I read a book a few days ago, an actual novel with a plot and characters and no reference to blood pressure medications or post-op interventions. Do I have time to just go around, reading whatever I please and blowing off my school work? Not really, but I did it anyway. Because sometimes you just have to.
Anyway, this book was called "The Secret Intensity of Everyday Life" by William Nicholson. I thought it was fantastic. It was about a small English village of people who go about their normal lives, and the subplots and the stories that connect them are very well written and woven together. That's not a great explanation. It's about the passion that we each have for the little things in life, and that the moments that take your breath away are sometimes much smaller than you might expect. It was very insightful, passionate and I thoroughly enjoyed it. Plus, I'm a sucker for novels set in the English countryside. If you're looking for something to read for the last few weeks of summer, I highly recommend it.
In the book, there's a village clergyman. He's an interesting character, and he has a lot of great dialogue. This is my favorite: "...say to them that the world makes too many demands already. We're beset by threats on all sides. What we lack is kindness. Perhaps kindness seems a small thing to you. It's not even one of the seven virtues. But I rate it very highly, because kindness means wanting to make someone else happy. To do that you have to imagine what it feels like to be them. You have to know them not as you wish them to be, but as they are. That, I believe, is a truly good thing to do. Perhaps it's the only act of true goodness of which we're capable." It struck me that he's right. A little bit of kindness, of sweetness, might be all you have to offer someone, but sometimes it's enough. I see it in nursing all the time. Sometimes a smile, a therapeutic touch, goes further than pain medication or physical intervention. Not to say that the meds and the interventions aren't necessary, but given in the absence of caring, they work far less well.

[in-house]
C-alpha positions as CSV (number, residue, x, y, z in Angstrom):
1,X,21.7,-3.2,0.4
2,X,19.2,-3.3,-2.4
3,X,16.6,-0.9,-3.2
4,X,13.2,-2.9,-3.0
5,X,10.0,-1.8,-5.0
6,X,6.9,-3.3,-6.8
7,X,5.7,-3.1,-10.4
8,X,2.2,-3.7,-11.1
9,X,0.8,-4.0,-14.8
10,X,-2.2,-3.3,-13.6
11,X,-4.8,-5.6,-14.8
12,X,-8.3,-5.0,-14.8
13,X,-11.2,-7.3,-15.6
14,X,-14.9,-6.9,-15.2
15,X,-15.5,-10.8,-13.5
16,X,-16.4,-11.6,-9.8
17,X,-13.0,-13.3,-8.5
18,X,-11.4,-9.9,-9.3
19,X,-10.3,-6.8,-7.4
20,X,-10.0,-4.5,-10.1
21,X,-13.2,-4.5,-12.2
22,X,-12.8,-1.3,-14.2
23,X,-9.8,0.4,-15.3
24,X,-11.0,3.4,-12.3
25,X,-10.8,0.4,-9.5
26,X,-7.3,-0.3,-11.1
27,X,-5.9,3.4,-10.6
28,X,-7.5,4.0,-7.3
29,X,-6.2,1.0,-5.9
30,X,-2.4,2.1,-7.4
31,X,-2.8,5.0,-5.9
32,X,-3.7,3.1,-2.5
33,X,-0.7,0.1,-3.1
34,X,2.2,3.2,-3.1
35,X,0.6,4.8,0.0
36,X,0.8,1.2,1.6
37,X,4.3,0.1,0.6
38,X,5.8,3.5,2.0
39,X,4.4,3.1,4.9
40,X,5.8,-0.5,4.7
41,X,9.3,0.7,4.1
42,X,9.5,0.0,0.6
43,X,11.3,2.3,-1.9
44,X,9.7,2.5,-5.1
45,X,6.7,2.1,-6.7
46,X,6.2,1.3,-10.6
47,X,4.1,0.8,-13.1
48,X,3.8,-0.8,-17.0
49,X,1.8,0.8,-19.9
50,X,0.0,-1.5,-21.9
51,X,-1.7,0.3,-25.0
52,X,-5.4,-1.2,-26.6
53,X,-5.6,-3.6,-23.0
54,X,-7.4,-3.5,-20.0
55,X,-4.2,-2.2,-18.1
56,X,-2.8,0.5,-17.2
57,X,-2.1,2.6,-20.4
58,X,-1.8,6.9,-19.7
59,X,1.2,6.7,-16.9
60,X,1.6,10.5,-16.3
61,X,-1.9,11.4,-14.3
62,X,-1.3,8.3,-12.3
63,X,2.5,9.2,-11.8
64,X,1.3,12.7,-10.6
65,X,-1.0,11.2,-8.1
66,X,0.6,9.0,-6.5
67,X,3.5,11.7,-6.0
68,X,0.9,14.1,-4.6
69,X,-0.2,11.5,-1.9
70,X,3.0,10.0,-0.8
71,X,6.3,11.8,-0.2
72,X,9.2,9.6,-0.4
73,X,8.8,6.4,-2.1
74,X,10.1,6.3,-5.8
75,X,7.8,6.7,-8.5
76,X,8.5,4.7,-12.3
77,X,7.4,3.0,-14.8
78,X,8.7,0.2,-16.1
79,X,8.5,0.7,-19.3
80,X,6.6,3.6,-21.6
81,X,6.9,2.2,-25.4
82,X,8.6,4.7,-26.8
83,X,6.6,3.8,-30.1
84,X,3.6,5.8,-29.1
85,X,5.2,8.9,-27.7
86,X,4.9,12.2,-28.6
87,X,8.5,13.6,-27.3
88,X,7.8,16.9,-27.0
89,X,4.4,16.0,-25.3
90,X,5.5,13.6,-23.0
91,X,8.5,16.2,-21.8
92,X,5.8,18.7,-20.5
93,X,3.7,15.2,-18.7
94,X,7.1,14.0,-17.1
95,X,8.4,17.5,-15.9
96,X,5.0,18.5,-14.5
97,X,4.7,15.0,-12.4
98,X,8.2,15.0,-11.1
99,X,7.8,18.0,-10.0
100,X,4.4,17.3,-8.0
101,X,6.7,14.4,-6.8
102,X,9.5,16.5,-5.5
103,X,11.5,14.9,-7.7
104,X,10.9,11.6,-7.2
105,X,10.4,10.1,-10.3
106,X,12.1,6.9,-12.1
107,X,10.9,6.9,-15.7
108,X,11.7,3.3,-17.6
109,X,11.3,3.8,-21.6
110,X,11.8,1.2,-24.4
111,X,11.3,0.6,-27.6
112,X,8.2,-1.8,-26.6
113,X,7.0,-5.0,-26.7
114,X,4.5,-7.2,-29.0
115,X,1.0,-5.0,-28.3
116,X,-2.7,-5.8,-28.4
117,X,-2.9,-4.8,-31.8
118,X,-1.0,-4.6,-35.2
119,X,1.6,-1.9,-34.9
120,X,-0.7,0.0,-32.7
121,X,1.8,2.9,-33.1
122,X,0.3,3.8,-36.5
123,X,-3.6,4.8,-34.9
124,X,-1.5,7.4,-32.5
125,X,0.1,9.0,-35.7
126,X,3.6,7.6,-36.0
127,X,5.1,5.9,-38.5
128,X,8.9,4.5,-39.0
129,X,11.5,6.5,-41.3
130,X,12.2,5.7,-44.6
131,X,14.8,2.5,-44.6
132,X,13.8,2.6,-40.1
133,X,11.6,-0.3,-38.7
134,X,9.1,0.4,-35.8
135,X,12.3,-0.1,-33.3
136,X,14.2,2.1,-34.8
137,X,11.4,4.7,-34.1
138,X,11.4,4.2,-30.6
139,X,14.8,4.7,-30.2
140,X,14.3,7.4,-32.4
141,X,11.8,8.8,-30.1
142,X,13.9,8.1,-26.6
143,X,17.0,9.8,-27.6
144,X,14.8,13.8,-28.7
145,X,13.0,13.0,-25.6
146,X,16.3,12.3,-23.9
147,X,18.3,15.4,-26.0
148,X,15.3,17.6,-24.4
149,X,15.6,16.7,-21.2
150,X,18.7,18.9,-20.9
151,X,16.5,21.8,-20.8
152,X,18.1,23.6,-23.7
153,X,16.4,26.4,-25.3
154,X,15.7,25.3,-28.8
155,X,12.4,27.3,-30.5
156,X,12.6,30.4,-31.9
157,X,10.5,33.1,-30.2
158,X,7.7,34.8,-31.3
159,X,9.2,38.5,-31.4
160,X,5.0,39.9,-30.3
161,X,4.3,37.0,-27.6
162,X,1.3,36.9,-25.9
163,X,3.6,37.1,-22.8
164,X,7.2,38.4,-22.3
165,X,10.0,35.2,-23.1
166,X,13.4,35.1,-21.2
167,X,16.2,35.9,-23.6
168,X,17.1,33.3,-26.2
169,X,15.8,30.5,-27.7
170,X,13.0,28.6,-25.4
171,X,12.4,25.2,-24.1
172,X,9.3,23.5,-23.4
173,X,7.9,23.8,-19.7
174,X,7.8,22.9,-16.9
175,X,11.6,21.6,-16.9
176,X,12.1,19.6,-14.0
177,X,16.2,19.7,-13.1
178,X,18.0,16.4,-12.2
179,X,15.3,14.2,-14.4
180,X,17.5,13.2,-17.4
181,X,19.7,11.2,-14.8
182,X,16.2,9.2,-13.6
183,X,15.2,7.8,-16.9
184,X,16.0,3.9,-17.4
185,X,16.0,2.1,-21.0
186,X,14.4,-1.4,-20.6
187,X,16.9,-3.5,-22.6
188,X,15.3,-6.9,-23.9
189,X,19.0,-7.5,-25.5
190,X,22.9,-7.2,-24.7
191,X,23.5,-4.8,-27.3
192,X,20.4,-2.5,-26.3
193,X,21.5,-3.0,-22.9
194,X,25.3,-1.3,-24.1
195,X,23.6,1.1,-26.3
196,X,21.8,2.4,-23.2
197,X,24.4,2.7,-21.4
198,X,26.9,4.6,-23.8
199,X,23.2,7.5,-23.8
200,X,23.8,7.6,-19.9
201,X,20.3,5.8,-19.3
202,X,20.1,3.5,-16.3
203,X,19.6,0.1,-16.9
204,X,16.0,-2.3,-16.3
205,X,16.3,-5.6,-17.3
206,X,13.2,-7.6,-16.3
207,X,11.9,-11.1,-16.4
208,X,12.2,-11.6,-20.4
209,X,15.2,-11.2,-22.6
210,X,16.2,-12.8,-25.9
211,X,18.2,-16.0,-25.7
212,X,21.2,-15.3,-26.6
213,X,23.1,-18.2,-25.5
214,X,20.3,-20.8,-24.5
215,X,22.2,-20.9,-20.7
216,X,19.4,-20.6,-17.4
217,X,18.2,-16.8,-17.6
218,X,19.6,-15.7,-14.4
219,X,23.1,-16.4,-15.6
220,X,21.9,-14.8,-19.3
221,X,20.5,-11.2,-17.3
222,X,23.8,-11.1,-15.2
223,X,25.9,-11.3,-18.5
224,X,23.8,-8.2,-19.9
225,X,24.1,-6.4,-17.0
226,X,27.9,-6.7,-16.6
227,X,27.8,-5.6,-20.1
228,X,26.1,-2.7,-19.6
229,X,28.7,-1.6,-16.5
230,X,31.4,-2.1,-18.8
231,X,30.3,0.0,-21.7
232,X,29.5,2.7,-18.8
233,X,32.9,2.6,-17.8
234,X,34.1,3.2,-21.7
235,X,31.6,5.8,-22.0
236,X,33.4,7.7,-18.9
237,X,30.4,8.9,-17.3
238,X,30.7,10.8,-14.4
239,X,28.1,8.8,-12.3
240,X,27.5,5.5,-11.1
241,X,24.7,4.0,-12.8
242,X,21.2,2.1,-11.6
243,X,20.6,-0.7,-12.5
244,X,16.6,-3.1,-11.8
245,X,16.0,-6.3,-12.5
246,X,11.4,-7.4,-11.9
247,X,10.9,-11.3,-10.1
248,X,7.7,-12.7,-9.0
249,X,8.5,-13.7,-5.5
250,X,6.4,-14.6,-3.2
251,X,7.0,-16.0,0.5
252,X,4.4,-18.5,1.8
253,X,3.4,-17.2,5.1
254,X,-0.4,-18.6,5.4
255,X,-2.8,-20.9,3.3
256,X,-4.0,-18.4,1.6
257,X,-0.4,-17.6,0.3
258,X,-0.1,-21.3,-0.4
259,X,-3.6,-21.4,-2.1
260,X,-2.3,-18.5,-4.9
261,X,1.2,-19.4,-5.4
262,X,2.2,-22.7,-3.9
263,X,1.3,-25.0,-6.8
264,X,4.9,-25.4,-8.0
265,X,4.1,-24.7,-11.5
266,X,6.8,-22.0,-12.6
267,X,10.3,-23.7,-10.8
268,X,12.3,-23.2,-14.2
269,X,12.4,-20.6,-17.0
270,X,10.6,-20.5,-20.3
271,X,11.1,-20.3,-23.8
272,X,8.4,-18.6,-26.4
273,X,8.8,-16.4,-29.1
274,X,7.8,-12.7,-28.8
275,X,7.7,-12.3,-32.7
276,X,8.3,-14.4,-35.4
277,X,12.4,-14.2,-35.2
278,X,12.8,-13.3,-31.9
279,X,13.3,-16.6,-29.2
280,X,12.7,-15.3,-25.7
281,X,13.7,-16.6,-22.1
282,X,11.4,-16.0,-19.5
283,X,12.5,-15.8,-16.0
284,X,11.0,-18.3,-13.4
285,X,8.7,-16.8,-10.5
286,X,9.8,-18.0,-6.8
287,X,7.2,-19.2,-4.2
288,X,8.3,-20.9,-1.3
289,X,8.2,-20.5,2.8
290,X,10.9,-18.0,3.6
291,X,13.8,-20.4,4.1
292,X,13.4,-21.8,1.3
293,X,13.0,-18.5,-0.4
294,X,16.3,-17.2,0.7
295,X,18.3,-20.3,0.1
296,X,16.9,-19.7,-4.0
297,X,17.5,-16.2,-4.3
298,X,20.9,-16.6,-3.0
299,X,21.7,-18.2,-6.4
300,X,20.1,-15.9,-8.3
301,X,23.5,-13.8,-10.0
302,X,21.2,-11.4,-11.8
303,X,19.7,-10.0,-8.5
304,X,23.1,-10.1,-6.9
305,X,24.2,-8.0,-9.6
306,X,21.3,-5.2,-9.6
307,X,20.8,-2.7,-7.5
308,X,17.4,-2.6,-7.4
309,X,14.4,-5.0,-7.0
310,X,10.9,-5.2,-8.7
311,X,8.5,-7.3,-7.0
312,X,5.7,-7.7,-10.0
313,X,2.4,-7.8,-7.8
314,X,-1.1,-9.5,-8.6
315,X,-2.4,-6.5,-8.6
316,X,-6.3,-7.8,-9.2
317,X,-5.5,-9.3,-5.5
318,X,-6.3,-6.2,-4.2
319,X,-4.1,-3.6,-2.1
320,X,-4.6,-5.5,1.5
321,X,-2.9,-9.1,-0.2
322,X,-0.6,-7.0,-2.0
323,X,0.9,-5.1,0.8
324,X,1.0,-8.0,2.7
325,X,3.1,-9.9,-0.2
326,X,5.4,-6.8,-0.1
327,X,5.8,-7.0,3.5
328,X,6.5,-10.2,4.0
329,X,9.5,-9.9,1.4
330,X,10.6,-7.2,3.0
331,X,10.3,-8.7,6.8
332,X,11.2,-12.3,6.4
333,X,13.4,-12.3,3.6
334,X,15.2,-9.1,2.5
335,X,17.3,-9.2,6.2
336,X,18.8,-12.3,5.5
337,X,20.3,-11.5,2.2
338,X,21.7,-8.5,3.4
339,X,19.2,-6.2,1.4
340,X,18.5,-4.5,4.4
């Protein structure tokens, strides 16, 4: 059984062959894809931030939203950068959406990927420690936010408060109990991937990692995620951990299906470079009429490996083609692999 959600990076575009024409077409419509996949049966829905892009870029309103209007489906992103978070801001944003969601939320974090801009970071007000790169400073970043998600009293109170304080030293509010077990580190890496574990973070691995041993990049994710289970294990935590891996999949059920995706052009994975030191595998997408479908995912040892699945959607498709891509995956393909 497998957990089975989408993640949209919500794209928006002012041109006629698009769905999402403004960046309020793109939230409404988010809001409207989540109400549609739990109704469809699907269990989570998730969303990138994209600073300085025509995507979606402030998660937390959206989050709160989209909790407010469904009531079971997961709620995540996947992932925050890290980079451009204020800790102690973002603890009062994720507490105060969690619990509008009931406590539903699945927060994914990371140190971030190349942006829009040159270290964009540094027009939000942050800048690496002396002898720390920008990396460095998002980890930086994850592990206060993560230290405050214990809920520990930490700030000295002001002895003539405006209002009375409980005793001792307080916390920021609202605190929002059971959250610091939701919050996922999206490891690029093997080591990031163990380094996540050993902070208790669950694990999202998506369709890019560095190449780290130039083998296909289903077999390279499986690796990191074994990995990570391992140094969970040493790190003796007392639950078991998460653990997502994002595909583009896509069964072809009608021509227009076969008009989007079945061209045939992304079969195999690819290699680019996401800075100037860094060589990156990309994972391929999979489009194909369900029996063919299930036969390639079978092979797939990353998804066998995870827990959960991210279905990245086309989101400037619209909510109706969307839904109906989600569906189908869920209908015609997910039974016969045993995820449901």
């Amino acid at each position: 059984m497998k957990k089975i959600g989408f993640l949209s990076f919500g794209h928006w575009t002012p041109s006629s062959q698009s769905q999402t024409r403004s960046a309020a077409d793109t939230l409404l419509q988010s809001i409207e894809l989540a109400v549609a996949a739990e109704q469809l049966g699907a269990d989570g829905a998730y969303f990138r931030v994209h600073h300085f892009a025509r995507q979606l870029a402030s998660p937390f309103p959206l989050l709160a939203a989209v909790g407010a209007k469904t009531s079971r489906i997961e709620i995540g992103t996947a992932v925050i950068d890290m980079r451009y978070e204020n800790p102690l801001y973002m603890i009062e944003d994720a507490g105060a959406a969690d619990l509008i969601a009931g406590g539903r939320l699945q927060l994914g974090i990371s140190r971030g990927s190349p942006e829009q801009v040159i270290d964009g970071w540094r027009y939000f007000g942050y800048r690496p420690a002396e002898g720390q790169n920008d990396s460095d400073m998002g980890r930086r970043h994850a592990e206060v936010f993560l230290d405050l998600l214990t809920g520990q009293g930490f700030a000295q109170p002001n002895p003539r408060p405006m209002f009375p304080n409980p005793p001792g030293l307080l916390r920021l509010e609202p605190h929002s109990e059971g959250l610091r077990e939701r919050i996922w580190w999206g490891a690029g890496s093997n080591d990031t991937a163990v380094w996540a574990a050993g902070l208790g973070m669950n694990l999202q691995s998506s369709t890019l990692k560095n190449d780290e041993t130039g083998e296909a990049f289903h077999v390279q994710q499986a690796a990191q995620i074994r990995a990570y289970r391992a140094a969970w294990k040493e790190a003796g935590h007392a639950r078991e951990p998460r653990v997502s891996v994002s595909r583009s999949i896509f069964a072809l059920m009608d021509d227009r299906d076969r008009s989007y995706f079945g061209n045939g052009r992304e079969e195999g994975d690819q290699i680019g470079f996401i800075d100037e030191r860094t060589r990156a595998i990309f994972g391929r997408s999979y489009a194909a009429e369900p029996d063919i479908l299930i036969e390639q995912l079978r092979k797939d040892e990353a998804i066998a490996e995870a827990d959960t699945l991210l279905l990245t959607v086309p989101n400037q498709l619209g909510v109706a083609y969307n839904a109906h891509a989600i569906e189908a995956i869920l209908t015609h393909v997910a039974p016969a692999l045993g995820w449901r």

Sometimes you just need some sweetness.
Peanutbutter Chocolate Chip Cookies
6 tablespoons butter, softened
1/2 cup light brown sugar
1/2 cup white sugar
1/2 teaspoon vanilla extract
1-1/4 cup flour
1/2 tablespoon baking soda
1/4 tablespoon baking powder
1/2 bag chocolate chips
2 tablespoons granulated sugar for rolling
Mix together flour, baking soda, baking powder and salt. In a separate bowl, cream the butter and sugars together. Add the egg and vanilla. Slowly incorporate the flour mixture into the sugar mixture. Add the chocolate chips, stirring until well mixed. Roll a golfball sized dough ball in the granulated sugar and place on the cookie sheet. Press a fork into the dough in a criss-cross design. Bake for 12-13 minutes at 350.